The three presidential candidateswere subjected to a lengthy debatein council chambers last Saturday.The focus of the new debate was toquiz candidates on their knowledgeof the University Students’ Counciland its portfolios.The debate concluded with a fewparticularly tough questions, includ-ing how they would have reacted tothe de-sophing of someone whovandalized frosh kits in the lead upto O-Week earlier this school year.Andrew Forgione explained theincident should have been keptmore private. “We are trying to pre-serve the reputation of the USC,” heexplained, adding actions taken tode-soph her were appropriate.David Basu Roy said transparen-cy was key to success in the de-sophing. “I think there was a fairlylong time where no one knew whatwas going on.” He noted no oneknew why she was de-sophed andwhy the consequences for her wereput in place.Omid Salari agreed the actionstaken by the USC were correct.Salari, known for using straightfor-ward and sometimes foul languageon the campaign trail, said while thepenis-decorated mustang nevermade it into the hands of a first-year,there were long hours of volunteerwork dedicated to finding it.Another line of questioning sur-rounded advocacy, particularly howUSC presidents should handle theirvice-president university affairs,who often doubles as the OntarioUndergraduate Student Alliancepresident.Basu Roy noted this had quicklybecome an expectation, which wasnot in the USC’s best interest. “There isa very large cost to being the [presi-dent] of OUSA and maybe thisshouldn’t be the assumed status quo.”Salari explained the current gov-ernance review would allow the pres-ident to take some of the internaladvocacy projects on. “It’s going to beexpensive,” he explained. “Not tomention we lose a primary advocate.”Forgione hoped to see the VPUA’svision fit with his own if elected. “Iwould need to make sure our visionsalign and take over some of theinternal lobbying.”Due to some of the recent studentand professional layoffs within theUSC, candidates were also askedhow they would handle laying off employees.“If we continue to run a non-prof-itable organization because we’reafraid to lose money, we’re going tosuffer over the long term,” Salariexplained. He noted in the past lay-offs had been softened by mini-jobfairs for the recently unemployed.Forgione explained he wouldlean on senior managers to deter-mine who would stay and whowould go. Basu Roy noted it wasimportant to also look at how theoperation was running and why itwas not profitable.Candidates were also askedabout the availability of local foodon campus, and if they felt it shouldbe subsidized to be more affordablefor students.Basu Roy explained he had beeninvolved in programs at King’s Uni-versity College, which had providedaffordable local meals. He explainedthey were commonly vegan, but itwas not impossible to find localmeals cheaply. “Cheap local fooddoesn’t mean expensive food.”Forgione hoped to see morefarmers’ markets in the UniversityCommunity Centre, because stu-dents currently did not have a choicefor what they ate on campus.Salari noted USC operations likethe Spoke couldn’t sustain local pro-duce because the volume requiredwas too large.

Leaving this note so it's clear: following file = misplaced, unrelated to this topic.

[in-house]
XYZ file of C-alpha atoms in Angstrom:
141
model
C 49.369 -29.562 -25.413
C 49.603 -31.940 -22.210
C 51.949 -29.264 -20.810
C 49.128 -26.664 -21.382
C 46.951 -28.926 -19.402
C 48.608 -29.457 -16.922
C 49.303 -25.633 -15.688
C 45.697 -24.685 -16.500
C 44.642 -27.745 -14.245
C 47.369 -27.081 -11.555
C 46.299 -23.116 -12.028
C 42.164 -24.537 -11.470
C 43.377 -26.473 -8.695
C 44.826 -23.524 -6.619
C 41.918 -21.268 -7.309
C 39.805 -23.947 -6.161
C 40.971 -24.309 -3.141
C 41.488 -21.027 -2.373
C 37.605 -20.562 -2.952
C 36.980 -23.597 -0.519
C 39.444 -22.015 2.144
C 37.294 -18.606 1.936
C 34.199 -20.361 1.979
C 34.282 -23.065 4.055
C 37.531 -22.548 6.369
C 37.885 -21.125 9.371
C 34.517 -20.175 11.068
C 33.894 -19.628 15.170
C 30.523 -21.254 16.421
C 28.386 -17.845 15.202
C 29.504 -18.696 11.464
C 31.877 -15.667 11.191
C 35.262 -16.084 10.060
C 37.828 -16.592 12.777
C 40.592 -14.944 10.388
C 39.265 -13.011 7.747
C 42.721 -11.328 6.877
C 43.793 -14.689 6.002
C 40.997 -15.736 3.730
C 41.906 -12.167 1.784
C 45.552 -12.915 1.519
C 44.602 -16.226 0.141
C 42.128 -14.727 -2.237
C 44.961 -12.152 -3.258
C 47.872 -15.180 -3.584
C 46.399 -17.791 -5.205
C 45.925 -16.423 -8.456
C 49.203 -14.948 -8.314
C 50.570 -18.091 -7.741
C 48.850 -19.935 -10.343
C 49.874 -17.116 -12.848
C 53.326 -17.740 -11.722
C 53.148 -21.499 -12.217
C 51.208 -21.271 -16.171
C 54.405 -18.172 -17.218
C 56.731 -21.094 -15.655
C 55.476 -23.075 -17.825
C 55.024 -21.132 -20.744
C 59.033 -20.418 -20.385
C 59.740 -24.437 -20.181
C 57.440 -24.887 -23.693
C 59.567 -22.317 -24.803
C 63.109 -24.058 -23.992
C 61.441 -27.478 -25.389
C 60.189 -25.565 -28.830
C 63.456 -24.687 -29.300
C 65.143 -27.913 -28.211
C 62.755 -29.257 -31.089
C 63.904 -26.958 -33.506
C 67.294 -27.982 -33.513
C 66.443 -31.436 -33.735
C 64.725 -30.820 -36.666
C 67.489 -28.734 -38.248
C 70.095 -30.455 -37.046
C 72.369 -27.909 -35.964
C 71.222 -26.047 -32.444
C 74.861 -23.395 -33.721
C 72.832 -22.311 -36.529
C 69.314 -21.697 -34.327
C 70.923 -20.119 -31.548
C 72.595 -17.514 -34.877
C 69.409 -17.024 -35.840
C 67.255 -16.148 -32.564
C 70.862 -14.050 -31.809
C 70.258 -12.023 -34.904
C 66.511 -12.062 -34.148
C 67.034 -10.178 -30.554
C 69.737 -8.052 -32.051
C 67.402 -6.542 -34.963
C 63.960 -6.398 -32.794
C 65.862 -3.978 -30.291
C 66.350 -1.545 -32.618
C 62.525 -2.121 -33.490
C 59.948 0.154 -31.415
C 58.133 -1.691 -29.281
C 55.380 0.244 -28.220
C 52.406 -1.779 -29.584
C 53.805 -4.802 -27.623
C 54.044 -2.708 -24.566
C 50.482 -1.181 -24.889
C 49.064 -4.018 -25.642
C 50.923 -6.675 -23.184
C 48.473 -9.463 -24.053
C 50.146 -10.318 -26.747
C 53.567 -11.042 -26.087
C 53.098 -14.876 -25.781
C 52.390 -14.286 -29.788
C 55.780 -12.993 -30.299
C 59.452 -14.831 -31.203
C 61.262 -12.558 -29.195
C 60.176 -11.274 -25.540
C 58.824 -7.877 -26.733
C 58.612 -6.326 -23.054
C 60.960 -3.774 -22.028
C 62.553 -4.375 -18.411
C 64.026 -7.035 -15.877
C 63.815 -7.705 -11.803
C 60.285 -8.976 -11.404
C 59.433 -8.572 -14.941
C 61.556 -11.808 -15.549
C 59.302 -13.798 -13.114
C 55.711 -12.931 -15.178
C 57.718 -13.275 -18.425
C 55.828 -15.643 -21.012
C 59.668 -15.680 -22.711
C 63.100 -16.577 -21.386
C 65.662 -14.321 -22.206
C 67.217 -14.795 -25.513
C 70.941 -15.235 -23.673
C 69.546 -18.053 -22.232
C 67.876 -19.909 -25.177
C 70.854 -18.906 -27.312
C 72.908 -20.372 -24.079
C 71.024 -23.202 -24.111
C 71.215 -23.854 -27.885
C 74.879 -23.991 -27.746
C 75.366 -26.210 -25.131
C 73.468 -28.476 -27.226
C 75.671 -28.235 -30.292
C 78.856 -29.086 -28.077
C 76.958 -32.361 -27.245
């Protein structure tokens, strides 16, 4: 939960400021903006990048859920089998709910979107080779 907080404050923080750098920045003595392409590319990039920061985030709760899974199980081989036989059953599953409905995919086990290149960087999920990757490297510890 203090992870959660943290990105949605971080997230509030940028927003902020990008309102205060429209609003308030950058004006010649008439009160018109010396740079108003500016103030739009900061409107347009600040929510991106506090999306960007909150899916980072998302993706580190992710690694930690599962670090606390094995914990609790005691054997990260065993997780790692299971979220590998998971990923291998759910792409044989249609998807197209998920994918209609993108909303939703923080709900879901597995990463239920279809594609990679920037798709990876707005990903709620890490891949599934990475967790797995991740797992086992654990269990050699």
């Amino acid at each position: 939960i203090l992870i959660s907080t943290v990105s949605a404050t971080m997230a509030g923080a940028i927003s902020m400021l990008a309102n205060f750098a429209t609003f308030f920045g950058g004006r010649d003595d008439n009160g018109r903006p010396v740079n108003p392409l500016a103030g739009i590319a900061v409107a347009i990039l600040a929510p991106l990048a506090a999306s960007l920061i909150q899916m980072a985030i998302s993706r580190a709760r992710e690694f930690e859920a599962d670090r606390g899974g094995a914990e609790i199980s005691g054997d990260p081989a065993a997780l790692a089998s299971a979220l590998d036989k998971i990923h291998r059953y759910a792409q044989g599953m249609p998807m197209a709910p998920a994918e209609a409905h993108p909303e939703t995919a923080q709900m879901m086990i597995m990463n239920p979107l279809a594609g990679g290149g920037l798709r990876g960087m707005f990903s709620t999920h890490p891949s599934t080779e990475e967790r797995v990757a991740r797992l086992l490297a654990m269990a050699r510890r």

Candidates grilled on USC issues